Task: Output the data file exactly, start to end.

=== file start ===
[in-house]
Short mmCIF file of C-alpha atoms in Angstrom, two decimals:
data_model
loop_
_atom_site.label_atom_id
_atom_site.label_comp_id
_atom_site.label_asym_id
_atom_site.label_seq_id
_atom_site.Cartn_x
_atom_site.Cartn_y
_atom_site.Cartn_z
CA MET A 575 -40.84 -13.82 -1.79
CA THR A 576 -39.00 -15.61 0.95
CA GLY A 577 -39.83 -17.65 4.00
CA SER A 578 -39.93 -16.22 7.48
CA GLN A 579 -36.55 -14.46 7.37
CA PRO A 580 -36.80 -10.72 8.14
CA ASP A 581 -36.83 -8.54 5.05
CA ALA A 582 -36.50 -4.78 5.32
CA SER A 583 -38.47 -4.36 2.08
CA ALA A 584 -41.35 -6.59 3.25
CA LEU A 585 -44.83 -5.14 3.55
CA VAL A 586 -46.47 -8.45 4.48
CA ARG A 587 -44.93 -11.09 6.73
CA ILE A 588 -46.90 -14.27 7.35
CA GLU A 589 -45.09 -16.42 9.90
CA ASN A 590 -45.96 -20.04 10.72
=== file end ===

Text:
[in-house]
Short mmCIF file of C-alpha atoms in Angstrom, two decimals:
data_model
loop_
_atom_site.label_atom_id
_atom_site.label_comp_id
_atom_site.label_asym_id
_atom_site.label_seq_id
_atom_site.Cartn_x
_atom_site.Cartn_y
_atom_site.Cartn_z
CA MET A 575 -40.84 -13.82 -1.79
CA THR A 576 -39.00 -15.61 0.95
CA GLY A 577 -39.83 -17.65 4.00
CA SER A 578 -39.93 -16.22 7.48
CA GLN A 579 -36.55 -14.46 7.37
CA PRO A 580 -36.80 -10.72 8.14
CA ASP A 581 -36.83 -8.54 5.05
CA ALA A 582 -36.50 -4.78 5.32
CA SER A 583 -38.47 -4.36 2.08
CA ALA A 584 -41.35 -6.59 3.25
CA LEU A 585 -44.83 -5.14 3.55
CA VAL A 586 -46.47 -8.45 4.48
CA ARG A 587 -44.93 -11.09 6.73
CA ILE A 588 -46.90 -14.27 7.35
CA GLU A 589 -45.09 -16.42 9.90
CA ASN A 590 -45.96 -20.04 10.72